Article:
Back in December—and for the first time in several years—I was lucky enough to be in London at a time that coincided with the London Contemporary Music Festival (LCMF). The festival’s 2018 edition was subtitled ‘Sounds of the Thick Present’ and themed around a cluster of ideas deriving from this concept — a coinage of philosopher Donna Haraway — which included ‘entanglement’, ‘tentacularity’ and ‘composting time’. Cultivated within this rather gelatinous theoretical context, the festival’s programme was as extraordinary as ever, combining modern composition, performance art, video art, electroacoustic and club music, in a series of long but deftly curated evenings, studded with premieres and ‘event’ performances. Remaining staunchly removed from the international festival circuit, LCMF is entirely free of casual ‘filler’: every item on every programme stakes its claim as a necessary component of a unique themed evening-length performance. In December, these included an exploration of the orchestra entitled ‘I contain multitudes’, and a collaboration with experimental dance label The Death of Rave.
I attended three LCMF events, all of which at Ambika P3: ‘Musarc Winter Konsert — See, We Assemble’ (12th Dec), ‘The New Intimacy IV’ (13th Dec) and ‘Structural Faults’ (14th Dec).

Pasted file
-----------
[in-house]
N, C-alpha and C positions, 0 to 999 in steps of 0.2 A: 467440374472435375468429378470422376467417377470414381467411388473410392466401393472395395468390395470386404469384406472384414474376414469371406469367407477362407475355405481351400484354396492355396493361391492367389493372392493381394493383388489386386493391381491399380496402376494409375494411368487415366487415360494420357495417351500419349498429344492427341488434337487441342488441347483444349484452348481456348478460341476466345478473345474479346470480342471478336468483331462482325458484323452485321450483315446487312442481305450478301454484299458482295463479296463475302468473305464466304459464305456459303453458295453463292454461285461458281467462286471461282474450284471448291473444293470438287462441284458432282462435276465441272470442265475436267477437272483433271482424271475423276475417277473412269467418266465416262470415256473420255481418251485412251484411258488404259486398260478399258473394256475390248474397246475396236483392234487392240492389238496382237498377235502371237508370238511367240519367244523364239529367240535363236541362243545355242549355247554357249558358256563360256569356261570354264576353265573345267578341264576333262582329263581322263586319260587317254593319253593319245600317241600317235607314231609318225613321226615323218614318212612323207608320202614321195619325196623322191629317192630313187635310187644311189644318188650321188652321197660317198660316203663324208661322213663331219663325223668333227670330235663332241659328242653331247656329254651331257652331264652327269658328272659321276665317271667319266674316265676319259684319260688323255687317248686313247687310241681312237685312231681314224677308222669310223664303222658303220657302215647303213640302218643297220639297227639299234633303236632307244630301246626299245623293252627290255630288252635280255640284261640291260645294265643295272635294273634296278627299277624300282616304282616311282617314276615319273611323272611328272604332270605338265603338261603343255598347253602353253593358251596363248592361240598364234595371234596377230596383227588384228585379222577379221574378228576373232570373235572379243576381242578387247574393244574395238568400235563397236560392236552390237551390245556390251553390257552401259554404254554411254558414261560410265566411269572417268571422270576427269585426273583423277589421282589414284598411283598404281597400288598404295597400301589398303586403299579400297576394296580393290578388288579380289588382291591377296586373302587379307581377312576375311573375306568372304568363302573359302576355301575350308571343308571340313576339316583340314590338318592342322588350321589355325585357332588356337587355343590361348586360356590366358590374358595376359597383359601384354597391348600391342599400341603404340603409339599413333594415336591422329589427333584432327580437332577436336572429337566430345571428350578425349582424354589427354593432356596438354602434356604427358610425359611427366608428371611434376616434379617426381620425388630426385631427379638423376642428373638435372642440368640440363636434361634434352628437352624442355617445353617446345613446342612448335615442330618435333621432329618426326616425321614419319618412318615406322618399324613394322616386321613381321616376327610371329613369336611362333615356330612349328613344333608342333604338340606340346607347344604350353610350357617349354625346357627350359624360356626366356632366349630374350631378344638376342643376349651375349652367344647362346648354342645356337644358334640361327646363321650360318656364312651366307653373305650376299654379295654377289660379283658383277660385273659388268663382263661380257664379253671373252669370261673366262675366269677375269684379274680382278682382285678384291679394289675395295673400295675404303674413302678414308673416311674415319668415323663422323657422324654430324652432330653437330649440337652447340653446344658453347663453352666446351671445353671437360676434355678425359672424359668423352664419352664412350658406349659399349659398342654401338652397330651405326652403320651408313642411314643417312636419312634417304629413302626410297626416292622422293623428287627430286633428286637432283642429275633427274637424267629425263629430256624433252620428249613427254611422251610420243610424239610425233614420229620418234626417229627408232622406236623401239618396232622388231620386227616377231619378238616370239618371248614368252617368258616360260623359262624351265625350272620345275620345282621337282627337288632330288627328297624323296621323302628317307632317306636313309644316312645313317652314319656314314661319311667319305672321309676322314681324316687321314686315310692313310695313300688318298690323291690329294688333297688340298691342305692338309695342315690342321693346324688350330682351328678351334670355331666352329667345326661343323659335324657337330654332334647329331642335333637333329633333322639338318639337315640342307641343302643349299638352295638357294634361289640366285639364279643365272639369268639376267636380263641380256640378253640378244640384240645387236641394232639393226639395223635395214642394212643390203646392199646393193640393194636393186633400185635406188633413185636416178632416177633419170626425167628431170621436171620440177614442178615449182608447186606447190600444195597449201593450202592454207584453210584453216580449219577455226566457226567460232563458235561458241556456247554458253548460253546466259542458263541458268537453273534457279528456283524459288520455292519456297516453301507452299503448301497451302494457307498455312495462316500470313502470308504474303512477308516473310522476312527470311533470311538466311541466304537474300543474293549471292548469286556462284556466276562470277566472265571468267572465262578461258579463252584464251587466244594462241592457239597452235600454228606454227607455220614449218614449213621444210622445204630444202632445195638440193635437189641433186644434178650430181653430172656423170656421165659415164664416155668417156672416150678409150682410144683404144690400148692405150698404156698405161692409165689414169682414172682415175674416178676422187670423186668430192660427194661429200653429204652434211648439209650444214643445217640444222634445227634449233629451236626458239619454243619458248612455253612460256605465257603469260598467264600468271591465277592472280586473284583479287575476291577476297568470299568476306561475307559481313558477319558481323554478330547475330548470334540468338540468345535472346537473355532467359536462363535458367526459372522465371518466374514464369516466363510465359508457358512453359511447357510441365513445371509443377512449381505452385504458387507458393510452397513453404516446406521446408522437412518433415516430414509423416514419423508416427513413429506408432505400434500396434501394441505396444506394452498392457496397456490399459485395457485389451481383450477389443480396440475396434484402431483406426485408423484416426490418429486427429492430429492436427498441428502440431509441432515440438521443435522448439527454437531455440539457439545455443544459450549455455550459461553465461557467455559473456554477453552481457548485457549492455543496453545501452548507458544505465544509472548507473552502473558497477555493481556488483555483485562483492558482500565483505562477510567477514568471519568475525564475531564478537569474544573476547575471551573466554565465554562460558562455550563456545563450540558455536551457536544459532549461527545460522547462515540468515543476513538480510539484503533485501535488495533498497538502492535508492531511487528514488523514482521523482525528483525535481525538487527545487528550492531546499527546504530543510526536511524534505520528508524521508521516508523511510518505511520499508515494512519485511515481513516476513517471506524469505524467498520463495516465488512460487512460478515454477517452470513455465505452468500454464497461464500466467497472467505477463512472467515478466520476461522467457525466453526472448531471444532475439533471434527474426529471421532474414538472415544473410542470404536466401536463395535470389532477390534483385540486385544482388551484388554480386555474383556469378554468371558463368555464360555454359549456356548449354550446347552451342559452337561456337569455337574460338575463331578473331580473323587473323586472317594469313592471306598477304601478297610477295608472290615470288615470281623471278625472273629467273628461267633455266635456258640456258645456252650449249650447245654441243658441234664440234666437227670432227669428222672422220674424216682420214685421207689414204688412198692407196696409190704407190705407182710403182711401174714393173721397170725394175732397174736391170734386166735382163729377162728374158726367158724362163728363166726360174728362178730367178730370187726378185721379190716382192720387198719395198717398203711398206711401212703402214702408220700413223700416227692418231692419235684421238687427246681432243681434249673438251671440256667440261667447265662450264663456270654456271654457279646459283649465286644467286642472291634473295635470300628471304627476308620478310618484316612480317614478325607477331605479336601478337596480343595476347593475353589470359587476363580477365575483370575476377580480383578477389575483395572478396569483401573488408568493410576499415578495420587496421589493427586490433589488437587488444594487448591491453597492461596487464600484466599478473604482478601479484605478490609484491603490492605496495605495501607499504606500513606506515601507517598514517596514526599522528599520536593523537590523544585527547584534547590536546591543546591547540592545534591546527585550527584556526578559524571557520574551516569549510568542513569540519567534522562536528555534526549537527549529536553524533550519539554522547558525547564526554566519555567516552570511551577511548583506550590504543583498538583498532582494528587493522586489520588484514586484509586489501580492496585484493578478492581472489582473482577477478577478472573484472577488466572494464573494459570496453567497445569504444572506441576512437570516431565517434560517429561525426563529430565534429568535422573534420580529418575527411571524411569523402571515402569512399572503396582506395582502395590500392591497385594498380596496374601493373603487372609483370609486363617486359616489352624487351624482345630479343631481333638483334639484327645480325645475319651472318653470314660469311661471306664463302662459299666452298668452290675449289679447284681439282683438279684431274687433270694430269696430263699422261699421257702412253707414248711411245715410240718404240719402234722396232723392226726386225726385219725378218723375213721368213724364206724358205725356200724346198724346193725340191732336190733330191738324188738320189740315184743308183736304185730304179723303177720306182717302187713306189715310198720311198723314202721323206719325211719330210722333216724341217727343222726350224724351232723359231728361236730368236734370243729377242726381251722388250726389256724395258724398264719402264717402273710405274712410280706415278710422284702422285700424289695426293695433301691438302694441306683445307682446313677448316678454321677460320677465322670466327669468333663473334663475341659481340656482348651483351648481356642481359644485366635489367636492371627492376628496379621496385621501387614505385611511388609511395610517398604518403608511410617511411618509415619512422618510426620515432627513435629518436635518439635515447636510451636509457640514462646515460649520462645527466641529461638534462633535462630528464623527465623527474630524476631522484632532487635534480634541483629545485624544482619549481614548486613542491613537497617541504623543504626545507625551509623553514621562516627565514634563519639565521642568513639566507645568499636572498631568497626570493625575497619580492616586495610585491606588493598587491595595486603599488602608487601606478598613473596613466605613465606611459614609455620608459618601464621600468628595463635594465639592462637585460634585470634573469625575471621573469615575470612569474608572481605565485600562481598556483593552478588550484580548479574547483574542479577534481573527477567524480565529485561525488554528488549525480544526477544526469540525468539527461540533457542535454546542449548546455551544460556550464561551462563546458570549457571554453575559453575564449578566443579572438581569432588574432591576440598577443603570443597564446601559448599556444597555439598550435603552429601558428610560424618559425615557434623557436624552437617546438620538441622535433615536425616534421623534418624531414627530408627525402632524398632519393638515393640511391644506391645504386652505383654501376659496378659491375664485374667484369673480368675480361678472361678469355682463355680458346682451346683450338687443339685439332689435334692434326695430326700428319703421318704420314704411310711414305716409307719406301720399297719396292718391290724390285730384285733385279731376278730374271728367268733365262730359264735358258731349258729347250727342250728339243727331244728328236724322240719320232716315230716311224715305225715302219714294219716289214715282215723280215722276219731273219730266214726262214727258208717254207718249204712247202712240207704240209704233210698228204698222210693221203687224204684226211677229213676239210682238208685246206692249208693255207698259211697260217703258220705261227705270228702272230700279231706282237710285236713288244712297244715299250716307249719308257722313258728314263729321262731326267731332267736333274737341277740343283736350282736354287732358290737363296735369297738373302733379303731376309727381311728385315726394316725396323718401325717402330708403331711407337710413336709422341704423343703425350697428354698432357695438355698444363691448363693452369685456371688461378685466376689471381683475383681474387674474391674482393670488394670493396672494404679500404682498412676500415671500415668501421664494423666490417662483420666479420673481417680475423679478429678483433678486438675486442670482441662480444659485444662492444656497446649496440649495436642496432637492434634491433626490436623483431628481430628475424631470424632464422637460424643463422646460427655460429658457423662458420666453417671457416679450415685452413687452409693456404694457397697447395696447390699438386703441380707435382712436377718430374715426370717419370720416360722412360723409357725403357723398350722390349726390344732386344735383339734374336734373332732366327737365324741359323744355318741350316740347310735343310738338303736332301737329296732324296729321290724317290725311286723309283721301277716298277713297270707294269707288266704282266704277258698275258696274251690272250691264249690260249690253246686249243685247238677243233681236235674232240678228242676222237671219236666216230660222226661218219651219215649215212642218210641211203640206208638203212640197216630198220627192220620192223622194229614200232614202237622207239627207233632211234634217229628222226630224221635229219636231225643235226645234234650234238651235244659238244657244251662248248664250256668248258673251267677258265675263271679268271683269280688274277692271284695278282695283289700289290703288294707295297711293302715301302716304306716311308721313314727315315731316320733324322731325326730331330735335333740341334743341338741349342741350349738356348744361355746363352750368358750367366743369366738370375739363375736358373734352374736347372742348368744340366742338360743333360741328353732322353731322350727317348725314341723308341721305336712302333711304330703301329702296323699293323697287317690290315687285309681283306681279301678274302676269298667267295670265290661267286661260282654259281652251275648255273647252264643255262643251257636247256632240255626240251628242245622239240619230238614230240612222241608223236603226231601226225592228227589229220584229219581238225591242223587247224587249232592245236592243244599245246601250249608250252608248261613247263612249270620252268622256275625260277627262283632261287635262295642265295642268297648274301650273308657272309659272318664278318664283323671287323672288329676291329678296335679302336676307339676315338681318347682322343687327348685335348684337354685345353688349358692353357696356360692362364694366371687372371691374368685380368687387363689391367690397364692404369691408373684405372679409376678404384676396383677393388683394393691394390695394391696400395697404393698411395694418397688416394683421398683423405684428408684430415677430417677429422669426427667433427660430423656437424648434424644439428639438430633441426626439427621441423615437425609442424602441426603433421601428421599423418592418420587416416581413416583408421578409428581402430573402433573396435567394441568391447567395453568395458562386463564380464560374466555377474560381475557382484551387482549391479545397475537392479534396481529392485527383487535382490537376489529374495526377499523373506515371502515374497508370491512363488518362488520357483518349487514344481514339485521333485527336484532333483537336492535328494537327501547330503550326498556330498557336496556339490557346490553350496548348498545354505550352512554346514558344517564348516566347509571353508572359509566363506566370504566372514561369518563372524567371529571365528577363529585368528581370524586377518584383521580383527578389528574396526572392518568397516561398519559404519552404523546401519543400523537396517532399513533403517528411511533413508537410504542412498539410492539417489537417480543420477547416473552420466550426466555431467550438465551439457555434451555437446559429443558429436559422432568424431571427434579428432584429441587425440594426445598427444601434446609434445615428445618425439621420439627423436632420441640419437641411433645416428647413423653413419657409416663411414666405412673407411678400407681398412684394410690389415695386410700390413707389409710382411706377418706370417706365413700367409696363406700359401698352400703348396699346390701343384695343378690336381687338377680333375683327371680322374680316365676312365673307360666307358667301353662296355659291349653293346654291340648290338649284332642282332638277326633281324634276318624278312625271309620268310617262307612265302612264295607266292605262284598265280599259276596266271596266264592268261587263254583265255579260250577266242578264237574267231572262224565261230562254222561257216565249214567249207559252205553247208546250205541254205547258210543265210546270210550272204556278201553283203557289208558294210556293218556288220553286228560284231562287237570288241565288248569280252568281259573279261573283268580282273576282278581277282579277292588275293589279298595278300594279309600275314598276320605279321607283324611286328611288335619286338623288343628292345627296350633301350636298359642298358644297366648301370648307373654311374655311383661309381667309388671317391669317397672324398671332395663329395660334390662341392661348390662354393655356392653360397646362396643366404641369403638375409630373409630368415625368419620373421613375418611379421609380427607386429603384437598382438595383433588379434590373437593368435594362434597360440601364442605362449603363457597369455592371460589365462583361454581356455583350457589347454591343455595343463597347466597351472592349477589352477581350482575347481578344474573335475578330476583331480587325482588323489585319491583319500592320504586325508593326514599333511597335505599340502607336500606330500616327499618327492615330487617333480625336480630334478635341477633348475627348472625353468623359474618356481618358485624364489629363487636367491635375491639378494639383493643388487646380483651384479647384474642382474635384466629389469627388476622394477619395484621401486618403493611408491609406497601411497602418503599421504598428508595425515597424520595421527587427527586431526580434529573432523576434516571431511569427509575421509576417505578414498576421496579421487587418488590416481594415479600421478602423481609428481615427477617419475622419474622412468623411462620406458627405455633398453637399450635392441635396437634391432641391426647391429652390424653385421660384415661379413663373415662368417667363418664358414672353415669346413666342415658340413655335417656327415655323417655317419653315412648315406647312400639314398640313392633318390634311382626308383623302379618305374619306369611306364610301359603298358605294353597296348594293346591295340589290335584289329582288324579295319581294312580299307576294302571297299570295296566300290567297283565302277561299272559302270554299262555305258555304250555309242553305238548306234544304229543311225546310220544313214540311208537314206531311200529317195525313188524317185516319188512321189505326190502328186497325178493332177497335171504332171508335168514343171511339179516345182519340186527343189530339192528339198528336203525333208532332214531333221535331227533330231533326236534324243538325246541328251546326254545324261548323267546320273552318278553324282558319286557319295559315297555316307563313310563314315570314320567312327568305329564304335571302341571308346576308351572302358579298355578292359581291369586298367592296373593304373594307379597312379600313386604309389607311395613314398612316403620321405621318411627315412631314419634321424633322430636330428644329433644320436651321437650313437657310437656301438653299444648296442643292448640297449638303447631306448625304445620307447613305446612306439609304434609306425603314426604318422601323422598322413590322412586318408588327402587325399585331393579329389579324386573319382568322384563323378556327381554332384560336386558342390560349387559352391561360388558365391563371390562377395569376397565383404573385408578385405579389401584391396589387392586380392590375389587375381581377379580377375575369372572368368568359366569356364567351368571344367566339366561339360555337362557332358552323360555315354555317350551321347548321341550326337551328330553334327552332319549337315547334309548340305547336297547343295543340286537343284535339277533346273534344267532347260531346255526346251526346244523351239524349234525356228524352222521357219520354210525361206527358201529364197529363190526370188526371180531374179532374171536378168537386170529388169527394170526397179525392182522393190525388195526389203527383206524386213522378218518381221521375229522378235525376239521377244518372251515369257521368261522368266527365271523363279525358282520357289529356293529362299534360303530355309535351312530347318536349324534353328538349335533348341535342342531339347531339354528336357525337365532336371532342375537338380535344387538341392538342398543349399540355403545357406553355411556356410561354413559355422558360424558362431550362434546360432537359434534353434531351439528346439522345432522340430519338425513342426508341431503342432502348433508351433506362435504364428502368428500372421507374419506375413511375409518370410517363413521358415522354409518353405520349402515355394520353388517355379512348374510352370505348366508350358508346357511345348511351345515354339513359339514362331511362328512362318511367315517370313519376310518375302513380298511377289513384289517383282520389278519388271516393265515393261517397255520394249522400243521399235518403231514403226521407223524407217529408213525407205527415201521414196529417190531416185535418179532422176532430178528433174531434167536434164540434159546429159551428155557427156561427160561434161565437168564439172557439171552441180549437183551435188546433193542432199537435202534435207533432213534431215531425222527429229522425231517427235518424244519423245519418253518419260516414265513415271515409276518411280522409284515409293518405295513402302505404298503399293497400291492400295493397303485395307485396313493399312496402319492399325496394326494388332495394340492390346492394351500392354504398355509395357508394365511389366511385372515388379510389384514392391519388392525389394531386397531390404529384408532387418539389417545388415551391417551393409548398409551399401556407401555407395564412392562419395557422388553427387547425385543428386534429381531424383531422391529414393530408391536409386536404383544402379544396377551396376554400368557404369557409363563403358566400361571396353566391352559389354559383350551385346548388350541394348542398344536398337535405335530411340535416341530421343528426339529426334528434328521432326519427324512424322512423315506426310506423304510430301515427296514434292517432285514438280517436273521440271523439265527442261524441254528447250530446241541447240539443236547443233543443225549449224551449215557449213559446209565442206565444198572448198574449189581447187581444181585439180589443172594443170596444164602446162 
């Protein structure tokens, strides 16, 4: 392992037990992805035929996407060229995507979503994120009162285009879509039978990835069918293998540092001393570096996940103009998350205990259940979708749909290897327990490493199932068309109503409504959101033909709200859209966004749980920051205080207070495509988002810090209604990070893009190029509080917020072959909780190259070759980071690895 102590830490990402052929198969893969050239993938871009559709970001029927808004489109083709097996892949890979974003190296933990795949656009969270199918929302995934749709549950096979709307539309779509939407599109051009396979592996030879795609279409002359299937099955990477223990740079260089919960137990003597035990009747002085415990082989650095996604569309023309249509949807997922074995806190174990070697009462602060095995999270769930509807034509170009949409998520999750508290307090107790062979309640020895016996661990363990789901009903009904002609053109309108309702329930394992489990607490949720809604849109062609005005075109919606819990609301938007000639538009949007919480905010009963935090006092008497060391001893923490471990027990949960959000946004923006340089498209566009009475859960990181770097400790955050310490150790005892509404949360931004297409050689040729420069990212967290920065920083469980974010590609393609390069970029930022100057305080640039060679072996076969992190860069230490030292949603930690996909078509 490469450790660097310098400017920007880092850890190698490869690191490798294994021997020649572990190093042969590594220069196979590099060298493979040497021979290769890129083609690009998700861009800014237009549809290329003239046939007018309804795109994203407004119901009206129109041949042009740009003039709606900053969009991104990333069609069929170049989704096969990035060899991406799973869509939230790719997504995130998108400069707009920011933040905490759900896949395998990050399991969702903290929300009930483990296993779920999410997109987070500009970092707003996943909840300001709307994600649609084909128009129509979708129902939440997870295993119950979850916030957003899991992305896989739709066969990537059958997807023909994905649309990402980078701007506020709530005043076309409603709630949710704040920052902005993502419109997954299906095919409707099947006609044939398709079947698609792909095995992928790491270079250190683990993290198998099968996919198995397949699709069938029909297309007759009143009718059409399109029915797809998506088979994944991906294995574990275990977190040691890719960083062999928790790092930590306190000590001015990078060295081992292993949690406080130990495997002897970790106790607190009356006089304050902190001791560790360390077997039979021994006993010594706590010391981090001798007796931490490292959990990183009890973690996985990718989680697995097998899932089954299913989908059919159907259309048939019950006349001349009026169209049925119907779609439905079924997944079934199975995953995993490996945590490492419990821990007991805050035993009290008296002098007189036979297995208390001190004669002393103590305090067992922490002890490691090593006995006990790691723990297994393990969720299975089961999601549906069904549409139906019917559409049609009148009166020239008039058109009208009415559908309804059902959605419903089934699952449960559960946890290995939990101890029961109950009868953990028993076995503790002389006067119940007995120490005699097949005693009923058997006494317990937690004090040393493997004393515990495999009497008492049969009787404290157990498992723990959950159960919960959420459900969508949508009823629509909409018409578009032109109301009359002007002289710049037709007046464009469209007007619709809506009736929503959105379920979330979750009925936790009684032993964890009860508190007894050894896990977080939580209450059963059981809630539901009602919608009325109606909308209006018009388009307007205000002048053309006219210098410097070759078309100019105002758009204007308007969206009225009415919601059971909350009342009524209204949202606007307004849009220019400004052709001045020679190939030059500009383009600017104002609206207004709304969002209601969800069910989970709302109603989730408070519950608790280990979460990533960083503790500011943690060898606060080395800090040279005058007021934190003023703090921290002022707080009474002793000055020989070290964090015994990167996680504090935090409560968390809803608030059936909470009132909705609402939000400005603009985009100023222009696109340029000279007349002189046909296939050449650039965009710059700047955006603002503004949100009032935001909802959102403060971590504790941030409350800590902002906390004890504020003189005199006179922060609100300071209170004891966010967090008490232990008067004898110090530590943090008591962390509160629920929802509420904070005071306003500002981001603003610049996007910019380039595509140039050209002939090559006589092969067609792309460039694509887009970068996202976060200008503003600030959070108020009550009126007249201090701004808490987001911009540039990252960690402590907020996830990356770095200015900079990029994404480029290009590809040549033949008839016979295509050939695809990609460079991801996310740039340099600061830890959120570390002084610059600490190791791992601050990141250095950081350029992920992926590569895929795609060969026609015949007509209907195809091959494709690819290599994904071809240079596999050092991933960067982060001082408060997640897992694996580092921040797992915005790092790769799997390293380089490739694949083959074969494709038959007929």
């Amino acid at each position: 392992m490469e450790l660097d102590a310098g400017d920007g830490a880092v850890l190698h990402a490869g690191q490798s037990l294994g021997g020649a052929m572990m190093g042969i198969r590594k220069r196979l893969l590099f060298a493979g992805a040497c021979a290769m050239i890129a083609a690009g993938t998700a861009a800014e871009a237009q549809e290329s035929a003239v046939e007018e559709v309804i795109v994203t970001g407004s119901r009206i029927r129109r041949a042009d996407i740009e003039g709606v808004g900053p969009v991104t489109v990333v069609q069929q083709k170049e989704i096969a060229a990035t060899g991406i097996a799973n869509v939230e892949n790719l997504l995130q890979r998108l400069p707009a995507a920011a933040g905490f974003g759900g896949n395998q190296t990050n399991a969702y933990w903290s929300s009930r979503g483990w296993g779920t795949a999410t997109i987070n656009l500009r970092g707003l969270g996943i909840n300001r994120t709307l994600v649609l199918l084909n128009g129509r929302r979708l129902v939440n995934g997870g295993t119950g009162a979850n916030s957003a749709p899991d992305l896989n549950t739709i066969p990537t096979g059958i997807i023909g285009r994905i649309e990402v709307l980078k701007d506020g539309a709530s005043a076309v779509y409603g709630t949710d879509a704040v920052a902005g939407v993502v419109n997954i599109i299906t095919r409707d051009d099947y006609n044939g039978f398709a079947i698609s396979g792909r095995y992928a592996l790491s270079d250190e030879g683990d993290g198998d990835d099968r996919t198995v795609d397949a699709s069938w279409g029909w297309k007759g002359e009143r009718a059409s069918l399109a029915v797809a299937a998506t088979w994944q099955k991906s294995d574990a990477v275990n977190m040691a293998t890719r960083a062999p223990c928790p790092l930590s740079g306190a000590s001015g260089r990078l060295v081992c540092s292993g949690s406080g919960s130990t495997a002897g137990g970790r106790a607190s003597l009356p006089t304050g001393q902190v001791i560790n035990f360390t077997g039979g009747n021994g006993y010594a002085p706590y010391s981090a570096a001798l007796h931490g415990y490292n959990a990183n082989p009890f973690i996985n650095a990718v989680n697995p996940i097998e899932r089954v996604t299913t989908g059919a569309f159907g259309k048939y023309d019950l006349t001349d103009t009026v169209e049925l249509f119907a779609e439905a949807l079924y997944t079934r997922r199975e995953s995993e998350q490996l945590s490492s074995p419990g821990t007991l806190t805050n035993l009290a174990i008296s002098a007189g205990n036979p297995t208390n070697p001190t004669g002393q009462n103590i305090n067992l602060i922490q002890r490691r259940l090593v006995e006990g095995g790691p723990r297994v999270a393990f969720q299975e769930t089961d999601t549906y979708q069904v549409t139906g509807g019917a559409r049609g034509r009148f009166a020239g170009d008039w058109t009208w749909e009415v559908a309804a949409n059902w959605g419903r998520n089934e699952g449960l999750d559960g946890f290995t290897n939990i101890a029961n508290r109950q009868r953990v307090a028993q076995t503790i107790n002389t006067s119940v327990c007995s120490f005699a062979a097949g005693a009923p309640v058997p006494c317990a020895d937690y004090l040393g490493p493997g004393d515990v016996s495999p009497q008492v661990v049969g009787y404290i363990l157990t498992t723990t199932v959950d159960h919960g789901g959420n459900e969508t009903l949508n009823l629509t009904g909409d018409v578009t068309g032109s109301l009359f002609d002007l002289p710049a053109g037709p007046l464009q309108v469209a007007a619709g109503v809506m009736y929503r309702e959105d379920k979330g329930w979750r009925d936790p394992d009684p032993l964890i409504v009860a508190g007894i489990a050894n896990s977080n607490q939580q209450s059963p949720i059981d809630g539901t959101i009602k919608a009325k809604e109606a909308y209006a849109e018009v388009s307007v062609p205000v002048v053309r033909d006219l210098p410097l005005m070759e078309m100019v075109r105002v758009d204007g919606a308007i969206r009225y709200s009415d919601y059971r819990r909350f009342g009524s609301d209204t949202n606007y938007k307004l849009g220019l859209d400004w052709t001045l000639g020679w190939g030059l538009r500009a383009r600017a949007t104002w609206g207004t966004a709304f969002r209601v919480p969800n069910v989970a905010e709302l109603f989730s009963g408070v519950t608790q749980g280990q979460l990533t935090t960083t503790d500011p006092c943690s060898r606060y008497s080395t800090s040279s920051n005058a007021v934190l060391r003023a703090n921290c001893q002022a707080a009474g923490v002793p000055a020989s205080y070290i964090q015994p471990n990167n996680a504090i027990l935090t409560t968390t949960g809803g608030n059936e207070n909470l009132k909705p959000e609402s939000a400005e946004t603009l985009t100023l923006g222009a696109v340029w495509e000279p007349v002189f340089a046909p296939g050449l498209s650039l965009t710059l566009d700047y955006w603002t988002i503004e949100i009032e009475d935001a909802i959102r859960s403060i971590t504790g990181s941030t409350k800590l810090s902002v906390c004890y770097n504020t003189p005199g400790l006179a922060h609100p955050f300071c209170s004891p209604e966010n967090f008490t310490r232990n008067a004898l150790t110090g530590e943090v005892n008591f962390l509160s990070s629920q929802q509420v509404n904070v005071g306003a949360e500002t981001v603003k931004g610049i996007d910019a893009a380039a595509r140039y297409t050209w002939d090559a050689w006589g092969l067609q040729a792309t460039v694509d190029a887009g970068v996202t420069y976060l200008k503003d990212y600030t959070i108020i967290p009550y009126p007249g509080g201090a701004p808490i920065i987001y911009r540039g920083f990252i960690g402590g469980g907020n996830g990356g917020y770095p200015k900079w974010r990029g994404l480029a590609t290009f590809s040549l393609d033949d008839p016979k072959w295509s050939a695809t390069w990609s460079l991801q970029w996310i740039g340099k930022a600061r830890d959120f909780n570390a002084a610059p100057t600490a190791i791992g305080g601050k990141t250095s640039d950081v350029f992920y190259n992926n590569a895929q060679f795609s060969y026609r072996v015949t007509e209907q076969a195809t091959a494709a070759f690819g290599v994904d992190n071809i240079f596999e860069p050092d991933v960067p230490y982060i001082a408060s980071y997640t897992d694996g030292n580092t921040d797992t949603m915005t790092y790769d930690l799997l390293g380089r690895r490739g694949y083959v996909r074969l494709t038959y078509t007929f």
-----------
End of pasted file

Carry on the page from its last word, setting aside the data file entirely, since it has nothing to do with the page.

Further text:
LCMF always provides a desperately needed blast of fresh air, and this is not just a result of the uncompromising ambition of the curation. Since its first edition in 2013, the festival has constituted an invaluable store of ideas concerning the presentation of live music: an encyclopaedia of lessons to be learned. Back in 2014, the festival served as an important case study in my book about London’s ‘alternative classical scene’, which focused on taking (new) music out of the concert hall. Like the other organisations discussed in that book — Nonclassical, Multi-Story, Filthy Lucre, etc. — LCMF was founded in a spirit of intense reformism, fuelled by vehement ideas about how to construct a more fertile performance context for contemporary music. This spirit of reformism (alongside a very healthy dose of anti-establishment insolence) still motivates the festival’s artistic team: their orchestral concert coincided with an opinion piece in The Guardian from artistic director Igor Toronyi-Lalic entitled ‘Orchestras — start living more dangerously!’.